Progress | Centre-left Labour politics

The arc of underachievement

Students getting their A-level results today would have spent the majority of their education under a Labour government, many starting their formative nursery years at the same time as the first secondary schools were becoming academies.

With a record number of university places offered, we can be proud of our ambition to open up the top tier of education to a far wider group of students. One of Labour’s greatest successes was the turnaround in the fortune of inner city education. Despite the historical revisionism of the current leadership, studies from the LSE and others have shown such success down to a combination of investment and reforms including the London Challenge and turning failing schools into academies.

The seeds which were planted in the early noughties will now flower at some of the top Russell Group universities.

But a report from Kings College London demonstrates the ongoing geographical inequities of our education system. The research shows an elite group of schools in the south doing better than many private schools, although many are not strictly comprehensive. Department of Education data has been analysed to show that inner London sends 1.89 times more students to Oxbridge than the national average. Whereas in the north-east, schools send 0.44 of the national average to Oxbridge.

This regional data simplifies a series of problems that educationalists have failed to address. An arc of underachievement – which includes coastal areas, white working-class communities and a number of former industrial heartlands still lag behind in results. If you take Cornwall, the probability that a poor child will have GCSE results in the bottom quarter nationally increased by eight per cent between 2006 and 2010. Whereas in Southwark, the probability decreased by seven per cent. Lambeth, where I am a councillor, has gone from being one of the worst performing authorities in the country to one of the best.

Some of this is cultural – while a son of an immigrant bus driver has made it to City Hall, it is not easy to identify white working-class role models who have succeeded in our education system. Many are credited with success in spite of their education – John Major left at 16 with three O levels, and Alan Sugar left education to sell aerials out of the back of his van.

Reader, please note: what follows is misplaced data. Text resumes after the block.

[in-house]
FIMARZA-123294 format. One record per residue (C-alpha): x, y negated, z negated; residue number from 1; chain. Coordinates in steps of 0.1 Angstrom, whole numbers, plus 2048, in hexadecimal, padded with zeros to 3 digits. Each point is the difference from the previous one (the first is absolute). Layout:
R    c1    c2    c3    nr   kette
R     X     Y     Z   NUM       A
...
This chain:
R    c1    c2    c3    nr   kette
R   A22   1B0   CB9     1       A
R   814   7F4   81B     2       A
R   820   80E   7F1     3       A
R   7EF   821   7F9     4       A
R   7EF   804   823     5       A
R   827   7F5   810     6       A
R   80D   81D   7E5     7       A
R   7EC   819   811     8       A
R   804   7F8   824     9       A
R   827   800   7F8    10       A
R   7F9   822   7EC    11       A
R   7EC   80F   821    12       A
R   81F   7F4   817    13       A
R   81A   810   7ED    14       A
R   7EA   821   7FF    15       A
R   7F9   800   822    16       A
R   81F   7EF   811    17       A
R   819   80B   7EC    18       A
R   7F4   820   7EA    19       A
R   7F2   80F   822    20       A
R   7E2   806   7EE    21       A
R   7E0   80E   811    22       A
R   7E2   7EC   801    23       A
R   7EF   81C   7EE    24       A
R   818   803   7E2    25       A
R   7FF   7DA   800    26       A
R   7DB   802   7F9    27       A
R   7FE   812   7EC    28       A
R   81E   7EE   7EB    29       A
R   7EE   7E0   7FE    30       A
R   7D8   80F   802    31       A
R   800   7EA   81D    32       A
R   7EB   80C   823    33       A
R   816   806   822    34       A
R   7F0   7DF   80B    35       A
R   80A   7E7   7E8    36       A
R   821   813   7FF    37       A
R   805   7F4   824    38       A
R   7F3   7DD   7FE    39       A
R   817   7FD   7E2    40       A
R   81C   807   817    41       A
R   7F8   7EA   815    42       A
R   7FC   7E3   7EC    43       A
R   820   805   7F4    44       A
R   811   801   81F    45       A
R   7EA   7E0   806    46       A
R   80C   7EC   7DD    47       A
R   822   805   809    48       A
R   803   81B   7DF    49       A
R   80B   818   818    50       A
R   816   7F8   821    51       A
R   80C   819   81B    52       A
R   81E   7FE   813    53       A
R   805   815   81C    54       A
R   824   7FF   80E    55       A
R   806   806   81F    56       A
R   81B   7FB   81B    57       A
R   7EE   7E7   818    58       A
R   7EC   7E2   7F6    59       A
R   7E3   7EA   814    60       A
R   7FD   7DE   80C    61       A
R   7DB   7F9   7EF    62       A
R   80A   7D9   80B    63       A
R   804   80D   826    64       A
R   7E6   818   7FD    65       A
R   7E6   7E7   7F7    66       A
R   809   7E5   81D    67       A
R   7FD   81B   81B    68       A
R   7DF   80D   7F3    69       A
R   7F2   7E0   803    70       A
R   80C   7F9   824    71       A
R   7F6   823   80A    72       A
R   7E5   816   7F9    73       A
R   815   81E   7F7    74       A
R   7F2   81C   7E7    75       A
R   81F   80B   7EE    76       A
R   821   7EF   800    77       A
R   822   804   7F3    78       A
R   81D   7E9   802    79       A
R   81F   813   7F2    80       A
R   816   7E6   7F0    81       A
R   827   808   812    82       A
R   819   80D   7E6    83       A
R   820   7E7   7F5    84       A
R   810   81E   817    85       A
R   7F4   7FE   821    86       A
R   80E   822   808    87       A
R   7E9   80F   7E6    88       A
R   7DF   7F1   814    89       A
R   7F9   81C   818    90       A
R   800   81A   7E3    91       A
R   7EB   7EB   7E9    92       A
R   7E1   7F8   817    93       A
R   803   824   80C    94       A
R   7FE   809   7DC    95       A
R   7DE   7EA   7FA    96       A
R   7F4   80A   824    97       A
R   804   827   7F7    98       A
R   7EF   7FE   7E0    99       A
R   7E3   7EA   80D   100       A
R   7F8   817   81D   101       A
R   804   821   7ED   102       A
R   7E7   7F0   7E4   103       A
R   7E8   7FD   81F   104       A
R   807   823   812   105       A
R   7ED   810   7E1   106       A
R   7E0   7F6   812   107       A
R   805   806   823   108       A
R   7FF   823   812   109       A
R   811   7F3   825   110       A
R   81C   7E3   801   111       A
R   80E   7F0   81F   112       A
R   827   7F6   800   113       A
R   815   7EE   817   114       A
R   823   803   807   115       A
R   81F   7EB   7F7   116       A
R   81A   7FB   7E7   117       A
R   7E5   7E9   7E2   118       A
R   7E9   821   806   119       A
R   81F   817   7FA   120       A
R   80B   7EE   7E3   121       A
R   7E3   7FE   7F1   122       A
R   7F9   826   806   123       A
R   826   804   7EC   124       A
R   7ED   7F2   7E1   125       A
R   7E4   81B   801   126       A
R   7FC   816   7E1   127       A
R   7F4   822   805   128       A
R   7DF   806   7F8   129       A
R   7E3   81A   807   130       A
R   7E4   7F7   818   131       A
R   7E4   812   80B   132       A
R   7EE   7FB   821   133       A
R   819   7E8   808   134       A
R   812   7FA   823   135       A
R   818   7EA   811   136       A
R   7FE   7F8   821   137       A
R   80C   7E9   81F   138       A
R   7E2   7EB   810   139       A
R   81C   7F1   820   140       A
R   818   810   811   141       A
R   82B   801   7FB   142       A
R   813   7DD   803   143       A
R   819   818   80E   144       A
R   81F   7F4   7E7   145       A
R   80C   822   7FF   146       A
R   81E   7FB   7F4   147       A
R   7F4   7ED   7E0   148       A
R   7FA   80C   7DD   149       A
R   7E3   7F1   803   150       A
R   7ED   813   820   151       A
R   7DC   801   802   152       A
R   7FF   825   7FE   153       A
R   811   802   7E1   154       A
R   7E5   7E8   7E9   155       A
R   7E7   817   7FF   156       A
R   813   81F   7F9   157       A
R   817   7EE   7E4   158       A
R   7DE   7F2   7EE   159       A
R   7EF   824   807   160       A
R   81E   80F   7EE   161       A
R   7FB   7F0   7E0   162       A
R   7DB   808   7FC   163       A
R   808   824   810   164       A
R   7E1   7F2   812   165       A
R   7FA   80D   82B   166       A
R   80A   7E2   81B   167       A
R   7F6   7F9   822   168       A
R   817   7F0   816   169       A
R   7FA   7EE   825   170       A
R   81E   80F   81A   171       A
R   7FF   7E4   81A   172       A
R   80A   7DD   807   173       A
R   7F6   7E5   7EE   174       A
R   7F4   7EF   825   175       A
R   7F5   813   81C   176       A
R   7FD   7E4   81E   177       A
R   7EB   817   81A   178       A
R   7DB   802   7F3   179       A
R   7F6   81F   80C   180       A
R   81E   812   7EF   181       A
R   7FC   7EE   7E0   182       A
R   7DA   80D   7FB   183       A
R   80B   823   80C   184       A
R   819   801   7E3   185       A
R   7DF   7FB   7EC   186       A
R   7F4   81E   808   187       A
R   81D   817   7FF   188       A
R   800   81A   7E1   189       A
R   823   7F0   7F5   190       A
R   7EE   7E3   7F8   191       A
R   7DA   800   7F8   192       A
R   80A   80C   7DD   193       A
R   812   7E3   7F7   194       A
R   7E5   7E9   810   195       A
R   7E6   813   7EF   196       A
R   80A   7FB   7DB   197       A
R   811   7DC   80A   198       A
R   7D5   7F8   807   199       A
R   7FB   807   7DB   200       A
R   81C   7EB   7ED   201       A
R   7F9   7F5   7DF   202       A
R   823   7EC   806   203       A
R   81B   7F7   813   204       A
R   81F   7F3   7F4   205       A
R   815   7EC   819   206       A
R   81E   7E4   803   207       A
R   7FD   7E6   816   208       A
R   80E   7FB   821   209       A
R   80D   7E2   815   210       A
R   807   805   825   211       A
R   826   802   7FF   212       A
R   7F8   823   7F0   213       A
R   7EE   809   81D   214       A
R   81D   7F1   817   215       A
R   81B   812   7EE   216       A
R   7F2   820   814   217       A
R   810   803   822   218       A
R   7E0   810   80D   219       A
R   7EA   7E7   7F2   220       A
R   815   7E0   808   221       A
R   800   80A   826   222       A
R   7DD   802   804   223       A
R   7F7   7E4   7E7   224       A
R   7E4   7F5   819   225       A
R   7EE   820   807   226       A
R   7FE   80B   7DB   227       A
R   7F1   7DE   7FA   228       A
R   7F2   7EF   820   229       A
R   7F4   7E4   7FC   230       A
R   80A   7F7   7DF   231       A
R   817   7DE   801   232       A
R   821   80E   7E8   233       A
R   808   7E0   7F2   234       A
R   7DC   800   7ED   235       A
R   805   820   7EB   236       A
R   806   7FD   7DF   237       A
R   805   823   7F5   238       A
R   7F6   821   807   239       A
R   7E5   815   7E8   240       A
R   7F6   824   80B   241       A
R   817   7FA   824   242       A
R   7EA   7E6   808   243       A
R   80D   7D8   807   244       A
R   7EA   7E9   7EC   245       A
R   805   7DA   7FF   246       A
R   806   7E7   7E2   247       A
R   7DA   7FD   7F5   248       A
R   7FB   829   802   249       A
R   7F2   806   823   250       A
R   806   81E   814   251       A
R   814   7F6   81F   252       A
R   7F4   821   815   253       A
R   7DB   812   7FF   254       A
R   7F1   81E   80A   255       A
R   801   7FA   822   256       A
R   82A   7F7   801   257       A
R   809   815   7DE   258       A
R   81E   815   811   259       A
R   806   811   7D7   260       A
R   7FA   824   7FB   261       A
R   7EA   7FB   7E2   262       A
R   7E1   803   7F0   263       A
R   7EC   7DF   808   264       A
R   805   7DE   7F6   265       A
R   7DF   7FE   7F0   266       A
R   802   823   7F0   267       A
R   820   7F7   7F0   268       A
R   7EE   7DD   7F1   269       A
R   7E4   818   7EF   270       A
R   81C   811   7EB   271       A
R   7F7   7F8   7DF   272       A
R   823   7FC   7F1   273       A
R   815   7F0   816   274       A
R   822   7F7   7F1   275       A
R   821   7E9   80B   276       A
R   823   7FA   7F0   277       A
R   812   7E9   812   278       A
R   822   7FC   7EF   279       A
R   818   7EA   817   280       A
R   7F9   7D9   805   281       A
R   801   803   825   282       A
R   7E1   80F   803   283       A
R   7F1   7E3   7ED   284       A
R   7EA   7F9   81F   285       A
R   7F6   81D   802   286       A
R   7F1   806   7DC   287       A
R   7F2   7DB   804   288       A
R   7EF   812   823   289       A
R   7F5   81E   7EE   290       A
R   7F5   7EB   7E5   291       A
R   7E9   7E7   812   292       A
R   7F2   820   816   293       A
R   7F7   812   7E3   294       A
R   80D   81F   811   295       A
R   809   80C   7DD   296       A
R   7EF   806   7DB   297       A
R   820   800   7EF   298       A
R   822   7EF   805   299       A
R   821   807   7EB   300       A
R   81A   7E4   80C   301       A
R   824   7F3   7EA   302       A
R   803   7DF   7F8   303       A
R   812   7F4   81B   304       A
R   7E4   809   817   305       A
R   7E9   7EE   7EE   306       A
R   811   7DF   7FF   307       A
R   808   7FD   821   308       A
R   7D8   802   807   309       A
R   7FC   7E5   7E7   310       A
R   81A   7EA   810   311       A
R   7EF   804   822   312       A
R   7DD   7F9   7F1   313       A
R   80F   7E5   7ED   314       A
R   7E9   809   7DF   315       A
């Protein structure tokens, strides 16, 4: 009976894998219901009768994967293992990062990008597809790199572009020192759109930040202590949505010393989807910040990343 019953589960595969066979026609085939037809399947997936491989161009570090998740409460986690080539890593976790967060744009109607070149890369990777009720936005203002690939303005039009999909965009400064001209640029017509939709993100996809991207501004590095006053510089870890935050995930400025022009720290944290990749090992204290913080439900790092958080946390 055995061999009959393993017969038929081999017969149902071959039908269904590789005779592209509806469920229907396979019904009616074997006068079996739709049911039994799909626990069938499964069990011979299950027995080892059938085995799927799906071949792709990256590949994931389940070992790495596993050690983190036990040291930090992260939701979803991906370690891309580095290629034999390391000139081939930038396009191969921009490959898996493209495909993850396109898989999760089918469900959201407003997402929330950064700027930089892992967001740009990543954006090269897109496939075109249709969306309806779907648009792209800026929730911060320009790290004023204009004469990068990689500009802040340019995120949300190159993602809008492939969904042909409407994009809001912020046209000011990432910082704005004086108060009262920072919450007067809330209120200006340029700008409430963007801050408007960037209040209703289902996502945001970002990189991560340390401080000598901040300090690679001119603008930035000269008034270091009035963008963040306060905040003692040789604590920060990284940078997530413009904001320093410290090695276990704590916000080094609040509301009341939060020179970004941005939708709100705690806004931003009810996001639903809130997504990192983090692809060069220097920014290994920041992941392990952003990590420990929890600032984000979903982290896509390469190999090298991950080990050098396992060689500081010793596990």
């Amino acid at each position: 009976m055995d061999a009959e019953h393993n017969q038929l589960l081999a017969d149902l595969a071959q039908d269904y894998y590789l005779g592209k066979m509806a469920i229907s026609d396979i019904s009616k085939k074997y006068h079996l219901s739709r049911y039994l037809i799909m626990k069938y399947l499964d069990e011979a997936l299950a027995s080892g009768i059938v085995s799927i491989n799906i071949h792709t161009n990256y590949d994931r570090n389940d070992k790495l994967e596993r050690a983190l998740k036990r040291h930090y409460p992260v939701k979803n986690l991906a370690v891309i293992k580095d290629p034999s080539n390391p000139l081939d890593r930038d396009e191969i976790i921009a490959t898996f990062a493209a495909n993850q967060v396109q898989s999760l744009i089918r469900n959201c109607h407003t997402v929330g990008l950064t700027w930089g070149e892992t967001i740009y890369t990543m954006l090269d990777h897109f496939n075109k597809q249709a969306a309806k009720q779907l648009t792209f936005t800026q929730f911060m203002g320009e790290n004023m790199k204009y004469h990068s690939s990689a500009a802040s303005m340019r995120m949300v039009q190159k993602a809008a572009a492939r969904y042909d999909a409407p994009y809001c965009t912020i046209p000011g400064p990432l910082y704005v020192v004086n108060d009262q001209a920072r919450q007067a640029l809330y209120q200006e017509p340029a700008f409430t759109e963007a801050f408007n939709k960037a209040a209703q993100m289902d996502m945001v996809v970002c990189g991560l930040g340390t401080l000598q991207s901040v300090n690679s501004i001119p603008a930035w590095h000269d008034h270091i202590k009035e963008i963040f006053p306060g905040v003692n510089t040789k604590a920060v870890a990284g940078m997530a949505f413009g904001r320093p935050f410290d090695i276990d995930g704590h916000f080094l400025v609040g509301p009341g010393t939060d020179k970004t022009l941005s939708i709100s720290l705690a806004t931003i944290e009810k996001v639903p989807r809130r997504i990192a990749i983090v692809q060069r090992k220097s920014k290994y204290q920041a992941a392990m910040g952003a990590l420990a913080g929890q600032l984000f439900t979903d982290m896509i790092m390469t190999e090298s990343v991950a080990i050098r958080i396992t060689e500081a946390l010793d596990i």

Girls still outperform boys. At the same time, boys spend much of their free time playing computer games while girls are more likely to read and communicate socially. The former head teacher of Sydney Russell School in Dagenham, Roger Leighton told the BBC that ‘There is a touch of boys having a greater tendency to think they can get away with minimum work and wanting to spend their time doing other ‘more interesting things’,’ he says. ‘Girls, on the other hand, tend to understand the need to knuckle down earlier on – they take a longer view.’

The Tories think the answer is grammar schools – a classic error of choosing anecdote over evidence in political discourse – seeking to extend the ladder of those who did well in grammar schools while ignoring the cost to the majority of other pupils. Perhaps it is not surprising that one Whitehall source told the Times Educational Supplement that said the government were ‘far less interested in raising the bottom 10 per cent’.

This ignores the great challenge of underachievement in our society, that the greatest determinant of next week’s results for 16-year-olds will be the education of their parents.

Grammar schools will do little to close the gap – analysis by the rightwing Policy Exchange thinktank showed that only three out of the 164 grammar schools in the country take more than 10 per cent of pupils on free school meals, when the total number is closer to 15 per cent.

A number of reports have illustrated the entrenched social division that arises in places where the grammar system is widespread, with gaps between the top and bottom earners a third bigger in grammar school areas, according to analysis by the Institute of Education.

There is a great chance for Labour to embrace this agenda. We need an ambitious plan for driving up standards in the arc of underachievement and not be afraid to take on failing schools and colleges to deliver for working-class pupils.

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Alex Bigham is a councillor in Lambeth and a former adviser on education to the Labour party. He tweets at @alexbigham

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Alex Bigham

is an associate manager at APCO Worldwide, a councillor in Lambeth and a research associate at the Foreign Policy Centre. He writes in a personal capacity.

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